FORT COLLINS, Colorado (August 22, 2018) -- Successfully limiting human-wildlife conflicts requires an understanding of the roles of both animal and human behavior. However, it is difficult to understand both of these things, because researchers struggle to collect data that is similar, communicate with other specialties, and apply information about human behavior to conservation actions.
To address these challenges, researchers from WCS and other groups suggest a set of concepts that come from social and ecological theory which will help researchers understand the relationship between human and animal behavior and how they cause conflicts.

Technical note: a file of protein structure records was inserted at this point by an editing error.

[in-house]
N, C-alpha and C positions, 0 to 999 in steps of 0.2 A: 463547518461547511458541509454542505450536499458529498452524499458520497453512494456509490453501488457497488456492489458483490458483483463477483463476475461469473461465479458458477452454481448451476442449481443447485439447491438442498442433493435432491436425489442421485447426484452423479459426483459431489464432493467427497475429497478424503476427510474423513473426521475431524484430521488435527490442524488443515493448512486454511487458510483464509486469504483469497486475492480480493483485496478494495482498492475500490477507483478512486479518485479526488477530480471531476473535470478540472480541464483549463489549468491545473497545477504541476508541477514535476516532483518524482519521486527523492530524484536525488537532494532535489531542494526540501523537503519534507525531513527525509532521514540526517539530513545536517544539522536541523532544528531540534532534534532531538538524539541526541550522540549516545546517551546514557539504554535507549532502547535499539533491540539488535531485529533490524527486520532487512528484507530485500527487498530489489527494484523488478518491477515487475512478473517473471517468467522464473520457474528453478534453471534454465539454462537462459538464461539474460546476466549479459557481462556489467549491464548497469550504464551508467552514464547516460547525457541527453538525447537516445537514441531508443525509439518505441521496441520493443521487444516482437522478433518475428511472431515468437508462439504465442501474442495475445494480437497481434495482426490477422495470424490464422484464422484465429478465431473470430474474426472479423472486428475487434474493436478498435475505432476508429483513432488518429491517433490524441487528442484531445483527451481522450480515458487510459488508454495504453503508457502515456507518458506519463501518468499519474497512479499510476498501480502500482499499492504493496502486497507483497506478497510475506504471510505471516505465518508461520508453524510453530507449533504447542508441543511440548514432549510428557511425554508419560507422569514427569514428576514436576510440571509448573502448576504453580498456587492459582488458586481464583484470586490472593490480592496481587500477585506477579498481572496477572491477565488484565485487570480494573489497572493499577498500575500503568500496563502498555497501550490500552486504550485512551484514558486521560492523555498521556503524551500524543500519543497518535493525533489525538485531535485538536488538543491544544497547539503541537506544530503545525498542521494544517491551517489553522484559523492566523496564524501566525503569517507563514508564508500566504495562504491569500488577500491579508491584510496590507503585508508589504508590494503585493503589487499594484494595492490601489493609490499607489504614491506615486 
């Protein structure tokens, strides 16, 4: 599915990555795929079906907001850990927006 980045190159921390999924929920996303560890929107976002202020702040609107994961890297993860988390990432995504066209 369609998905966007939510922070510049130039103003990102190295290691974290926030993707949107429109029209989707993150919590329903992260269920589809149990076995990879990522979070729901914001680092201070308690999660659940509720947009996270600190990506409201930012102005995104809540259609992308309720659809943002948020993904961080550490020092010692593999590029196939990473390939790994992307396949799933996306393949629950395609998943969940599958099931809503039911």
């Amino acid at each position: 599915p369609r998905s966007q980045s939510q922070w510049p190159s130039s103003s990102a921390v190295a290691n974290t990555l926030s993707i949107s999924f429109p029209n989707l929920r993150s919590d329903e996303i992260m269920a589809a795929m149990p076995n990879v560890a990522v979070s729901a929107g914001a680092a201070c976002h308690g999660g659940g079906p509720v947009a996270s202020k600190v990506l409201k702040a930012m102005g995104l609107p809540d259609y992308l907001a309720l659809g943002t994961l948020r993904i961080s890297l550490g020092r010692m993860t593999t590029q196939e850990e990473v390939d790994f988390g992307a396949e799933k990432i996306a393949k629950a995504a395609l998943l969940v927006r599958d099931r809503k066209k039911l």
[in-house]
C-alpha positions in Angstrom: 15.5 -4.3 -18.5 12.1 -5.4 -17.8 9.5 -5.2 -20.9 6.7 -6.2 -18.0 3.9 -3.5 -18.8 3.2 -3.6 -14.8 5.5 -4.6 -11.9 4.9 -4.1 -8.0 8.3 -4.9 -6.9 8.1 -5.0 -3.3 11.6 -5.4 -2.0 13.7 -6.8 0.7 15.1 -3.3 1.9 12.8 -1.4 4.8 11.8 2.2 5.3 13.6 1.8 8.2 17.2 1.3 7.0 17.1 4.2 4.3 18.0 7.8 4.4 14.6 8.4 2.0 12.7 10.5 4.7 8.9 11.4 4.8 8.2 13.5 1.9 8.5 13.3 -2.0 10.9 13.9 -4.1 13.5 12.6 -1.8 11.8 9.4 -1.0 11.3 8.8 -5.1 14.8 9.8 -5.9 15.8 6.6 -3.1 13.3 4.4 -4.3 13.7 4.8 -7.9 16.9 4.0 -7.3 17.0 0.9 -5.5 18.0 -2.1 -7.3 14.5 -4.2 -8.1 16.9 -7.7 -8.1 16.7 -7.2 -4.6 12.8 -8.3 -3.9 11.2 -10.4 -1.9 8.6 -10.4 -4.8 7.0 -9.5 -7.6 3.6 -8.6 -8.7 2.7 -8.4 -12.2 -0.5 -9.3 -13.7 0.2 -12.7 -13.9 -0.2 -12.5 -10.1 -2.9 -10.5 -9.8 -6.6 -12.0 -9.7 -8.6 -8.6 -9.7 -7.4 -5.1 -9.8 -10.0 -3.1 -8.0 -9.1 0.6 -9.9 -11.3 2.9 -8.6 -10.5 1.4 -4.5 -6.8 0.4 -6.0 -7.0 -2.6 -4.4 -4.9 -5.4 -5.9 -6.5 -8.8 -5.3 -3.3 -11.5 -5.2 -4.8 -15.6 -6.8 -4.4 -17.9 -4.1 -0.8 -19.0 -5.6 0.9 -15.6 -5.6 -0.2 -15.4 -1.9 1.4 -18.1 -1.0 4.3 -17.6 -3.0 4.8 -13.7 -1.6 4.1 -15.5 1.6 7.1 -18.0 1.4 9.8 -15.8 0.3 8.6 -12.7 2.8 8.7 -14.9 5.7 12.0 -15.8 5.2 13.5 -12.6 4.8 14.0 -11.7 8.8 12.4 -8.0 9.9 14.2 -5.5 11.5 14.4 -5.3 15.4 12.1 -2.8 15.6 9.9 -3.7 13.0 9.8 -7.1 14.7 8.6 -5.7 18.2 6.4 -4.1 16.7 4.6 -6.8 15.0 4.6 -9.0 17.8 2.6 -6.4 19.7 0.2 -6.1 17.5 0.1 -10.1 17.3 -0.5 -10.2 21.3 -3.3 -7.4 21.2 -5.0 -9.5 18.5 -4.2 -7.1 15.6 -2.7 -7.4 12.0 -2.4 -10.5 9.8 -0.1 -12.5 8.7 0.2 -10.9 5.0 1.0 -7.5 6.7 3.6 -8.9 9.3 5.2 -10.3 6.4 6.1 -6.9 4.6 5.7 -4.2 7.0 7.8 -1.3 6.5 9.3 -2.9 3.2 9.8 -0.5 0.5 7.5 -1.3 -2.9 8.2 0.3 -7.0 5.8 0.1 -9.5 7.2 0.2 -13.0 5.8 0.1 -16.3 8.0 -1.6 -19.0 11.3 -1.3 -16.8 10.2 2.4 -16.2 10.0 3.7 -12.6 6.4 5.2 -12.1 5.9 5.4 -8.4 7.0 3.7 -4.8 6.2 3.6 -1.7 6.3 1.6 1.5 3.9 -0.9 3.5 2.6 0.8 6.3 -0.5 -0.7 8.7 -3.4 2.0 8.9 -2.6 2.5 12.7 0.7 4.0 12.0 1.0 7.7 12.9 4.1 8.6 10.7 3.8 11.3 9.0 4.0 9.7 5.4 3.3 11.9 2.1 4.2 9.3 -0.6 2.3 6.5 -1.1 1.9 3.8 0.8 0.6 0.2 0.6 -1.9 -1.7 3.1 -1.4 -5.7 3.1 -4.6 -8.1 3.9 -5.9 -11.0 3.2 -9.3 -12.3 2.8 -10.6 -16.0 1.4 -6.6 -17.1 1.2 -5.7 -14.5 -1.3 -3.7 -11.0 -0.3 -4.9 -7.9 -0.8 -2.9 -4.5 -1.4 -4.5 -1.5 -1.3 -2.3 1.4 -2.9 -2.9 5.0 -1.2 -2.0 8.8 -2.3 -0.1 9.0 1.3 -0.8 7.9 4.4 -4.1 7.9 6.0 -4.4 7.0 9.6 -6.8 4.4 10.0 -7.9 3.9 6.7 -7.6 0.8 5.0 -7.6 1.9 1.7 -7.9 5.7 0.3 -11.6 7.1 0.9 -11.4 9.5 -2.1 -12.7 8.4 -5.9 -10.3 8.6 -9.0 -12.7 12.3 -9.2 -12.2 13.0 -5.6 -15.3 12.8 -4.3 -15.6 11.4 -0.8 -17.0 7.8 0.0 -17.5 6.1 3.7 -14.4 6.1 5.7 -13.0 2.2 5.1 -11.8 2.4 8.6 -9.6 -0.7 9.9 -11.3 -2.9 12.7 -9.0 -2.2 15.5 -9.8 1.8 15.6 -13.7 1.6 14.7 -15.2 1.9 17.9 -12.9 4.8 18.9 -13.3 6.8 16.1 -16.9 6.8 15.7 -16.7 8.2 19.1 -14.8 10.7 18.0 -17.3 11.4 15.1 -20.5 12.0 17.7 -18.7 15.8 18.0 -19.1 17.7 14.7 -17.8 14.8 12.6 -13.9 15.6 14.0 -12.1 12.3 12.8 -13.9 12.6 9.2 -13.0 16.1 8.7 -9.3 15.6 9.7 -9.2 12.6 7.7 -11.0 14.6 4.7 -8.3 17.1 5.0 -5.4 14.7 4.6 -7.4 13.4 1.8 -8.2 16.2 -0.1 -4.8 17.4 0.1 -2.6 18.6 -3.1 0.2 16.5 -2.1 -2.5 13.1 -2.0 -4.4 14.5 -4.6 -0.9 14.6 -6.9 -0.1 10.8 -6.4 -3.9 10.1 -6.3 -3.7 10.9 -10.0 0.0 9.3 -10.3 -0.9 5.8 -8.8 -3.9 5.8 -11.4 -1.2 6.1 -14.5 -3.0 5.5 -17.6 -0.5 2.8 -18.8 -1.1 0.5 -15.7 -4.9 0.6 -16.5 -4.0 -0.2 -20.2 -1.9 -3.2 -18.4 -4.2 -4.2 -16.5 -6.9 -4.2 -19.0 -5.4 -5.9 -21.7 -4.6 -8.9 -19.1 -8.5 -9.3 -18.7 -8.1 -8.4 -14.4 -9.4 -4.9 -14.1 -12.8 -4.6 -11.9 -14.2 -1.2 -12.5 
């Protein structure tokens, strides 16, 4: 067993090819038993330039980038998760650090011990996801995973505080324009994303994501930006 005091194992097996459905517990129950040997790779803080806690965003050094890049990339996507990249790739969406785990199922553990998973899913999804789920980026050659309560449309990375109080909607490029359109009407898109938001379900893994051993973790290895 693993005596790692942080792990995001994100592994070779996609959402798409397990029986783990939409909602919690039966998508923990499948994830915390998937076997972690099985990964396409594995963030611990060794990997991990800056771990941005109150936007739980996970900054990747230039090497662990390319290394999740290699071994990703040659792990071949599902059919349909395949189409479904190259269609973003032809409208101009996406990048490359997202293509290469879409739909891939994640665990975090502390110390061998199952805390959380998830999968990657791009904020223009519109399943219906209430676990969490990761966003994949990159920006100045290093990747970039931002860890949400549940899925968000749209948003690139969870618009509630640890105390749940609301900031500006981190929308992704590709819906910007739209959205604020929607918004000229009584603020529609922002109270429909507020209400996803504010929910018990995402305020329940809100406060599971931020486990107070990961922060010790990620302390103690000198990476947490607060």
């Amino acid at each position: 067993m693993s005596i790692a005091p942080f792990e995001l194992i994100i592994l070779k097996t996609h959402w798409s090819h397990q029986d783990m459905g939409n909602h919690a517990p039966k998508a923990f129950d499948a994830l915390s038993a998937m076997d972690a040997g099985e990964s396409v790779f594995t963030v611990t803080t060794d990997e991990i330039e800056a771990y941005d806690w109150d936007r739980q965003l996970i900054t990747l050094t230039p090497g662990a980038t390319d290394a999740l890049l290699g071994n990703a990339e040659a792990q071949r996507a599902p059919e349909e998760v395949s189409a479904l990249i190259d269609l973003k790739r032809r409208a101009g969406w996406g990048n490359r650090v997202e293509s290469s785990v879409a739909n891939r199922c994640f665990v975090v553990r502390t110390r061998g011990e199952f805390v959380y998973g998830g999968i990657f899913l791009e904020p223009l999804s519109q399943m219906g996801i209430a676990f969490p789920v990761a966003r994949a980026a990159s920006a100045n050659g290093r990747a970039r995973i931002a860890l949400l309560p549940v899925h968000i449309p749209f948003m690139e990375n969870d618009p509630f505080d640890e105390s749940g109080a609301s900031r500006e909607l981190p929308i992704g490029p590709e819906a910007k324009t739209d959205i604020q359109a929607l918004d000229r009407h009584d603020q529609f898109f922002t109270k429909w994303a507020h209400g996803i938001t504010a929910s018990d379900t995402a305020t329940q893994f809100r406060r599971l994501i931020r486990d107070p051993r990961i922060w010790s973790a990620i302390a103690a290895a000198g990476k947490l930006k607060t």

In a new paper in the journal Biological Conservation, the researchers apply their approach to understand human-black bear conflicts in Durango, Colorado. They suggest that incorporating efforts to understand humans throughout the research process, collecting information about people and animals in the same place and time, and exploring what drives people and animals to act, will help conservation researchers and practitioners better understand how to address human-wildlife conflicts.